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Should a long breadcrumb menu ever spill into a second line? If so, what are some good examples of this done right so that it looks decent? If not, what are other solutions that can solve the length problem?

The only things that I can think of are to shrink the text or remove some of the options, but I'm not a big fan of either.

Edit:

Is displaying the current page title in the breadcrumb redundant? Consider:

Most breadcrumbs are similar to the following:

Home > Tools > Blue Widgets > Acme Super Blue Widget #1209930942348

However, below the breadcrumb, the page title is often displayed as a heading:

Acme Super Blue Widget #1209930942348

Would there be any benefits or drawbacks to omitting the page title from the breadcrumb and replacing it with the text, 'Current Page'?

Home > Tools > Blue Widgets > Current Page

Acme Super Blue Widget #1209930942348

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Since "Current Page" is not going to be a link why not name it "Product," or "Acme Super Blue...," or "Product Details," etc... –  Dave Nelson Apr 19 '11 at 15:00

6 Answers 6

up vote 7 down vote accepted

I don't see a huge problem with this, although the danger is that the second line is misinterpreted - e.g. as a 'sublisting' as opposed to a continuation of the breadcrumbs. You might want to emphasise the continuation with a leading separator, and a negative text-indent might also help (so the second line is then indented).

I would suggest that, if your breadcrumb 'row' is full width, and it's still wrapping over more than one line, you might have either too many levels in the hierarchy, or your breadcrumb page titles are too long, each of which could lower usability.

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+1 for low usability and too long titles –  igor Nov 29 '10 at 10:35

I think jbreadcrumb has a nice solution for this. Although, you mentioned you don't want to shrink the names, this solution allows you to see the expanded names on hover.

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Casey, welcome to the UX SE. This answer is short enough, that it might work better as a comment. If you think it should be its own answer, perhaps you might consider expanding it? What works well about using a hover? Have you read (or done) any studies to suggest that this method works better than splitting the breadcrumb into multiple lines? –  3nafish Apr 16 '13 at 0:44

It depends.

For search result filters (e.g. product listings), this seems best handled by putting every additional filter on a new line. The breadcrumbs are summarily boxed and titled to indicate they are related.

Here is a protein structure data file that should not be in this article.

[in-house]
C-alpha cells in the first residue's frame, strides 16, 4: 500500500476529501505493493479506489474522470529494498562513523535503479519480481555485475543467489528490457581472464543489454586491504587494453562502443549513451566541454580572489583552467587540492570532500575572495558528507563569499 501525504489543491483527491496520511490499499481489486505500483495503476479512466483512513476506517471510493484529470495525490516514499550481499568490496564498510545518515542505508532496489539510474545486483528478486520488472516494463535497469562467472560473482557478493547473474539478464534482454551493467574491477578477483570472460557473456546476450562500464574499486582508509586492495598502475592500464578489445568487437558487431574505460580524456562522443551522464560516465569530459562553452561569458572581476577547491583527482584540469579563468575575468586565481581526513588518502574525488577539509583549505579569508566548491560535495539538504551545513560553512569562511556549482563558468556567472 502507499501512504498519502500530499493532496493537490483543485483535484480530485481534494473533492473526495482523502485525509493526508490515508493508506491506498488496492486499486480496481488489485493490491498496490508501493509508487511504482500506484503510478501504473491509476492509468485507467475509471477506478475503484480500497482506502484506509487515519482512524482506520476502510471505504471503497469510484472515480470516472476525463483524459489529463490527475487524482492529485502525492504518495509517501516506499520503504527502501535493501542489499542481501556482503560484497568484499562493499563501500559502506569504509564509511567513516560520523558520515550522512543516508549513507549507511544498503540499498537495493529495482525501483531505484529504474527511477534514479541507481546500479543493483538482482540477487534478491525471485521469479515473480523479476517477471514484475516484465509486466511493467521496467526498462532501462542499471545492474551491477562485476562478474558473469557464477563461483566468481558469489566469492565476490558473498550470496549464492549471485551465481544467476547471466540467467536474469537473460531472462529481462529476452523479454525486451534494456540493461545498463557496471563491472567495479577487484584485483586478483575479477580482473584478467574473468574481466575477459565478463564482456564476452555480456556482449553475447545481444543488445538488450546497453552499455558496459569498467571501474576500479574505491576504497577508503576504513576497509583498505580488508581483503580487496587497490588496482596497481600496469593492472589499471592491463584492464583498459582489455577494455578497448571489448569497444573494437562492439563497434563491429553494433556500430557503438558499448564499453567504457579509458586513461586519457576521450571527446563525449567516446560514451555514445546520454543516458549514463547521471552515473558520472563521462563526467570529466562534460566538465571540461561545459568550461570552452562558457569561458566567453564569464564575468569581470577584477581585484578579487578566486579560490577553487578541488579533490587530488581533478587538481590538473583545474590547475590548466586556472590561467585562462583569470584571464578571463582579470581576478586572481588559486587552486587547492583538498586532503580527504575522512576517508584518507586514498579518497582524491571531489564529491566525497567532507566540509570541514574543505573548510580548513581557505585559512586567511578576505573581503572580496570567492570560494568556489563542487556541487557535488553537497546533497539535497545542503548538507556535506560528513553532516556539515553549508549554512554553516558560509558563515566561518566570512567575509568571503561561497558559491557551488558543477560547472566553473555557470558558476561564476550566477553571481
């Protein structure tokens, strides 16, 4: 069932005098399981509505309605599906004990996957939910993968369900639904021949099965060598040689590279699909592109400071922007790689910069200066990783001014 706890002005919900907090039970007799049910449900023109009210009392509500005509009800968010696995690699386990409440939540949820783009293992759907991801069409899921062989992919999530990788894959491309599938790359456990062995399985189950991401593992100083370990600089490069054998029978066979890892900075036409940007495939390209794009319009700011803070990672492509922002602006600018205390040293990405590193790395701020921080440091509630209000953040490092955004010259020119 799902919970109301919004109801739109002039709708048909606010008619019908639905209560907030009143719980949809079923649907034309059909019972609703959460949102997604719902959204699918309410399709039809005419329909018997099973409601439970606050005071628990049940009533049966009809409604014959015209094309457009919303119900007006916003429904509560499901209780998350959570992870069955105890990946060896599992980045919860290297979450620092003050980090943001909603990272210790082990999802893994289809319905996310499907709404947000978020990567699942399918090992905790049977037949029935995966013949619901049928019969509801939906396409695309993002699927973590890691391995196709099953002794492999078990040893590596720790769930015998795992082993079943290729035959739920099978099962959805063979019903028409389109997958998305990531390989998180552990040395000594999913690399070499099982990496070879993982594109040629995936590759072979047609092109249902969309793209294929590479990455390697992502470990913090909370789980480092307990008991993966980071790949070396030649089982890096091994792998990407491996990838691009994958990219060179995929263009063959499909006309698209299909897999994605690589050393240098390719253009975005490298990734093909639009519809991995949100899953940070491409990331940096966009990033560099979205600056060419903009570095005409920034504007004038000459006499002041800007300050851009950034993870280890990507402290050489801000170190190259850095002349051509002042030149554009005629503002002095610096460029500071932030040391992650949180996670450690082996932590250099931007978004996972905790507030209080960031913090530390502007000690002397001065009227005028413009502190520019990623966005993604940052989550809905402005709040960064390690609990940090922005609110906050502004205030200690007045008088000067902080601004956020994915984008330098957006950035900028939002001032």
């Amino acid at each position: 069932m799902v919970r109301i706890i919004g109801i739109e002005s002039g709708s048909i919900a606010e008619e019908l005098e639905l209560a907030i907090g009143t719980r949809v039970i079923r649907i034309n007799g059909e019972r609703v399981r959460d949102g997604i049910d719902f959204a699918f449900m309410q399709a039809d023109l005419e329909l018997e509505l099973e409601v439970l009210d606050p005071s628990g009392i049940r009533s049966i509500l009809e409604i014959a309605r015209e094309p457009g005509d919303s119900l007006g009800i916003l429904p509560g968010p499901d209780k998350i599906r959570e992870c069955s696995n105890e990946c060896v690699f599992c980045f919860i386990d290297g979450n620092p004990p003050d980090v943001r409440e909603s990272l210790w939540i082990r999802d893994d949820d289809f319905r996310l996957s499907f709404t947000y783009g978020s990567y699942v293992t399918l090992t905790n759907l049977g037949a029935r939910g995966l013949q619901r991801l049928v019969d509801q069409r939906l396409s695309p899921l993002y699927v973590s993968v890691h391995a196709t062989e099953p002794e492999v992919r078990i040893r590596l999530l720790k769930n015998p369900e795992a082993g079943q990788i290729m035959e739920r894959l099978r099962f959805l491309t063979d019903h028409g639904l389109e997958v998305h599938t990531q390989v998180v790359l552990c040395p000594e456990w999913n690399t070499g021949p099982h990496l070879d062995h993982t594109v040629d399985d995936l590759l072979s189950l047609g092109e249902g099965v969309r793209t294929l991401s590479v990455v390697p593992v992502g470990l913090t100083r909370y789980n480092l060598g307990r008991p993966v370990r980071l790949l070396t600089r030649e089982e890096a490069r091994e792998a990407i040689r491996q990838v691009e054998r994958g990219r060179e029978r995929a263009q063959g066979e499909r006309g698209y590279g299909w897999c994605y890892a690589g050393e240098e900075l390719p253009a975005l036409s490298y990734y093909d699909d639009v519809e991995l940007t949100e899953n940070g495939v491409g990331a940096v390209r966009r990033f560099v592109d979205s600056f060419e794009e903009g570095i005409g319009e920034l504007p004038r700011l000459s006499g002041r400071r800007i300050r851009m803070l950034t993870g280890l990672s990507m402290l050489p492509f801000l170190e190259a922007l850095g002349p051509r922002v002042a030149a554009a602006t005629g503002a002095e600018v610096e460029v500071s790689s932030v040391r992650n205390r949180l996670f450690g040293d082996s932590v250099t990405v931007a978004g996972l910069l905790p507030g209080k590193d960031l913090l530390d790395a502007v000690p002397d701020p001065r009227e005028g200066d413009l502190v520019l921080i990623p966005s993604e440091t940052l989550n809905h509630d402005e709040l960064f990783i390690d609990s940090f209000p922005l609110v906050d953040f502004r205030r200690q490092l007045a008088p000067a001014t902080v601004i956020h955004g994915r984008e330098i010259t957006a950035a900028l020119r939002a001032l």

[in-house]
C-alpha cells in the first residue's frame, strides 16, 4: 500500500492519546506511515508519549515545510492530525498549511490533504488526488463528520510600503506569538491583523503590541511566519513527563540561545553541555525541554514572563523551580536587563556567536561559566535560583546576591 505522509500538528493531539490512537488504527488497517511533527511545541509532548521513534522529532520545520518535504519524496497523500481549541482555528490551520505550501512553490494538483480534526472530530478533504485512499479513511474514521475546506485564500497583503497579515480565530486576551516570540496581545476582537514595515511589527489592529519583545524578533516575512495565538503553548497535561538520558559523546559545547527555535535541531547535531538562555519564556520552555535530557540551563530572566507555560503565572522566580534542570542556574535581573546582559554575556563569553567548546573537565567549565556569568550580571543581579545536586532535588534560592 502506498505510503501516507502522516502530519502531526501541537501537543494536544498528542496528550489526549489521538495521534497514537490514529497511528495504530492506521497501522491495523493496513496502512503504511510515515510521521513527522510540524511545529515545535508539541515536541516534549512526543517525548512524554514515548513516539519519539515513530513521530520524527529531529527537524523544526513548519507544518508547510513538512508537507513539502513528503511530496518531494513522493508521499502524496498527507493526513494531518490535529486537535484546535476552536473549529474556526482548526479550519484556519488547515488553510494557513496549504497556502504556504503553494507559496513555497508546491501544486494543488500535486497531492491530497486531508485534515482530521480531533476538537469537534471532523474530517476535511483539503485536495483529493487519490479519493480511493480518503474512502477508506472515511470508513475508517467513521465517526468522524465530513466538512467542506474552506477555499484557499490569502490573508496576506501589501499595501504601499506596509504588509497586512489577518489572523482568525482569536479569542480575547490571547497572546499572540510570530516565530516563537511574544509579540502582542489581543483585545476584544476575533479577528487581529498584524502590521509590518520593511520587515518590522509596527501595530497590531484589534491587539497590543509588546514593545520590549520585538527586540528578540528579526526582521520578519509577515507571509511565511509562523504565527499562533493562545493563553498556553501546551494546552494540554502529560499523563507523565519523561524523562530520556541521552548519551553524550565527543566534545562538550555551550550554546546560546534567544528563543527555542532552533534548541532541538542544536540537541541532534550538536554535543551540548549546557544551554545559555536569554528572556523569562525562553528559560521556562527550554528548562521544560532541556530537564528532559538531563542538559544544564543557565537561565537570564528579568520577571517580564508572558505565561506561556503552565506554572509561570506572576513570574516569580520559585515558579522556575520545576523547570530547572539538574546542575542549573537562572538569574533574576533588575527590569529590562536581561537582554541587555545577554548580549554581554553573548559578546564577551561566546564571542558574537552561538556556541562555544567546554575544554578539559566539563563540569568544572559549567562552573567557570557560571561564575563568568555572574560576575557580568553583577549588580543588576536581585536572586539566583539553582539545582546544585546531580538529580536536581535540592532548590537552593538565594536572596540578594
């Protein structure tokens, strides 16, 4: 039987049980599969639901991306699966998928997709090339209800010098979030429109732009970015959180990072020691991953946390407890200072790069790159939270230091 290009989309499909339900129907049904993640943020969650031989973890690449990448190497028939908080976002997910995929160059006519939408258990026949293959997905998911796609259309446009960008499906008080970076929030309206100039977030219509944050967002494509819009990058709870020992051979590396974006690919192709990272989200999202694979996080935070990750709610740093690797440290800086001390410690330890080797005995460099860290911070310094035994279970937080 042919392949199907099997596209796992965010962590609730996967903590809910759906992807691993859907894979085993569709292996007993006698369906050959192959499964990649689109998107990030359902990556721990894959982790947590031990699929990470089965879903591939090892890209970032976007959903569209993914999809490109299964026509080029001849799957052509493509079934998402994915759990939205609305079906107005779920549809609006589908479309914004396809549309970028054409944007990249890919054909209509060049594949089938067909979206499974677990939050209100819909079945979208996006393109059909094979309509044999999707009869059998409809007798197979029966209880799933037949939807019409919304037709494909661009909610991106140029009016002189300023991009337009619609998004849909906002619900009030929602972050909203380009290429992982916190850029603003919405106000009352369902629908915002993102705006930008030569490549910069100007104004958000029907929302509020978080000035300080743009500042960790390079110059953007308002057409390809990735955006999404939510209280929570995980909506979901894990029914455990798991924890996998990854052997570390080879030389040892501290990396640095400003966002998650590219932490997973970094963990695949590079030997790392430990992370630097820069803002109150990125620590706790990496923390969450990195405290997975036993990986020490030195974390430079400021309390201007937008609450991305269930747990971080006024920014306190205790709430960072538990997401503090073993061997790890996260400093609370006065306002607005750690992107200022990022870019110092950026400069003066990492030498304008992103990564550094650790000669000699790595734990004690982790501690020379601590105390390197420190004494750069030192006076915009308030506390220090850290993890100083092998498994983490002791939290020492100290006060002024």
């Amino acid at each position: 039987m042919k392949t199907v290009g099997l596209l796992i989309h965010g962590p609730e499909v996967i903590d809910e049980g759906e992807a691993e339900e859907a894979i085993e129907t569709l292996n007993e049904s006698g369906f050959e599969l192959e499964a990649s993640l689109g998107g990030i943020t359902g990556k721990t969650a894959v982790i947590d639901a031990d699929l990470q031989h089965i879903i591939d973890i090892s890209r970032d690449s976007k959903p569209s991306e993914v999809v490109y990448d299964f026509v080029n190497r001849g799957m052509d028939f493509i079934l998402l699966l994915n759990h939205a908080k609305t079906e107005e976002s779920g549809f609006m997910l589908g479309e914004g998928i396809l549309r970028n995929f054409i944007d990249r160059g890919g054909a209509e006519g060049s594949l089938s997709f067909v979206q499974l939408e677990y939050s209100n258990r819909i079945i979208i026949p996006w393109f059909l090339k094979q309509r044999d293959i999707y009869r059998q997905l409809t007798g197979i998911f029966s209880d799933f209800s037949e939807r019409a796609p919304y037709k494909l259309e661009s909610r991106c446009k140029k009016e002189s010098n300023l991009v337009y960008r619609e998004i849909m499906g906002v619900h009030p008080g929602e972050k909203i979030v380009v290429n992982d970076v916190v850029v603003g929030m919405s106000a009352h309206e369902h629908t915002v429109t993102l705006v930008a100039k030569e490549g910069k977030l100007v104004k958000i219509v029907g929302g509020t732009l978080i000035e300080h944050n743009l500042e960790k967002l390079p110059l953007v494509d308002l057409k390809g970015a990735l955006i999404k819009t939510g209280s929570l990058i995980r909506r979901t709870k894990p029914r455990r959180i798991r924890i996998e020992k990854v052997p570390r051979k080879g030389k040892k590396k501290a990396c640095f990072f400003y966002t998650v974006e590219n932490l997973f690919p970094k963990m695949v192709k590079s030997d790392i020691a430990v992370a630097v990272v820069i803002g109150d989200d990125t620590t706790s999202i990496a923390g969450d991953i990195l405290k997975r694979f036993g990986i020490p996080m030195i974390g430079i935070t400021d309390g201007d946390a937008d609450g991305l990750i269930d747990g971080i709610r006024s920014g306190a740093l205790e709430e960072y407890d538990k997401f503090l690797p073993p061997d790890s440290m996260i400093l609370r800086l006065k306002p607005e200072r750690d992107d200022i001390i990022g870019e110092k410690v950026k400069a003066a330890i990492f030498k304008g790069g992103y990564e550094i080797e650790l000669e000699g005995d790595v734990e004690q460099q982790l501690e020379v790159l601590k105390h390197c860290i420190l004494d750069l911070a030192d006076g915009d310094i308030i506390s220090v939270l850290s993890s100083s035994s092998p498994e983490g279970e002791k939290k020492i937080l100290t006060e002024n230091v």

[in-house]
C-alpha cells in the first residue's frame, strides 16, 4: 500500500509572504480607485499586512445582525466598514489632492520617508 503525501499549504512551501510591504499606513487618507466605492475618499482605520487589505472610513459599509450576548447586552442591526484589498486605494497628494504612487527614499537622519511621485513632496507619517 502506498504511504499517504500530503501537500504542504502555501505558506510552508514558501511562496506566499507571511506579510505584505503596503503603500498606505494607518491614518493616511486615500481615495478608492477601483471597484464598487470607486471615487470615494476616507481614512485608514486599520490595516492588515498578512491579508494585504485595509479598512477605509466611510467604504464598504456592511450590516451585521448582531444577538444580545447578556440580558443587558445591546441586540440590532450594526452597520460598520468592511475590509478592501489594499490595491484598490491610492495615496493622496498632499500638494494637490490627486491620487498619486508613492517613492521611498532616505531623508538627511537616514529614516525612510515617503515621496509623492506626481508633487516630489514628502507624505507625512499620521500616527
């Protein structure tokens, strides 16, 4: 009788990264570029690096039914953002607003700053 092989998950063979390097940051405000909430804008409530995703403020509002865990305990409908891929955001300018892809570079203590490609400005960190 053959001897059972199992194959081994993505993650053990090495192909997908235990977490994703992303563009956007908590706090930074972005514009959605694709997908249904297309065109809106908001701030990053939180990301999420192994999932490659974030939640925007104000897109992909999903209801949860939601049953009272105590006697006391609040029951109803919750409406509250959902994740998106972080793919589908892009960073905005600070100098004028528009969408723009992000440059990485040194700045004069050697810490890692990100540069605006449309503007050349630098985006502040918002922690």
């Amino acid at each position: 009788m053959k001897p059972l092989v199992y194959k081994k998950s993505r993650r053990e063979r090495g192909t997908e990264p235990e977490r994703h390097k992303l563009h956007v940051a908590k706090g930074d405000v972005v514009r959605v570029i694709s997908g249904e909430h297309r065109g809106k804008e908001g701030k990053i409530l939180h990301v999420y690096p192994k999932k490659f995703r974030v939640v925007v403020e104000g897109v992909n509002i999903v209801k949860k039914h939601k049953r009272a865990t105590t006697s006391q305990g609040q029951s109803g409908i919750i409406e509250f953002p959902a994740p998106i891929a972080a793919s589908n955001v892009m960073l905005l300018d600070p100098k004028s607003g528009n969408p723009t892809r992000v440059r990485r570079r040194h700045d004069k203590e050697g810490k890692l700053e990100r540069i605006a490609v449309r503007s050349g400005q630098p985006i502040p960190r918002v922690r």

For breadcrumbs for a multi-part process, steps can be categorized. Steps belonging to the same category as the current step are shown, others are represented only by a category title. The category title may expand or dropdown to show sub-steps or clicking on it may take you back to the first step in that category.

One example of the second style may use an image that numbers and includes a description of the categories. Previous categories will have their section grayed out or otherwise marked as complete, current category will be highlighted, later sections will be as incomplete. Clicking on the appropriate section of the image should work as per the corresponding category breadcrumb. An example image is provided in the link below.

http://www.hse.gov.uk/stress/img/standards2.gif

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I tend to agree with DA01 that breadcrumbs often just take up real estate and offer no significant value, particularly if your core navigation is easy to understand and you've got a good site search capability.

If you must use them, one way to avoid breadcrumbs wrapping is to only show "x levels back" so that you indicate there is more via a "..." convention prefixing the crumbs or something. To a certain depth users will see all breadcrumbs and then once they get something like 4 levels deep, they will only see that many levels back. The three dots can be clicked to get back to that hierarchy level.

I'd say that you just avoid them and make findability and information scent strong on your site. I don't think you'll miss the crumbs.

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I'd first question the use of breadcrumbs to begin with. They can be useful, for sure, but I have a hunch they are often used in situations where they aren't really providing much for the user.

If they are a benefit, then I'd say making them readable should trump trying to force it all into one line.

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I believe this requires one of those "it depends" responses. Setting and task will determine if it's appropriate or not.

We're currently implementing a breadcrumb menu that will span several lines - because users asked for it. Basically it's a hierarchy of selections the users make as they navigate through a report generation procedure.

The benefits for the users are fairly considerable - the report selections are lengthy and users often get halfway through before realizing they made a mistake somewhere. The breadcrumb allows them to quickly scan their selections and then go back to where the mistake occurred.

I hated the idea, but when offered various choices the breadcrumb is what they preferred. I got the impression it's because it's terse, familiar, and requires little cognitive effort. All of which is fair.

In terms of how it looks - we're not altering font sizes or anything. Hopefully others can weigh in on this as I'd be keen to see good examples.

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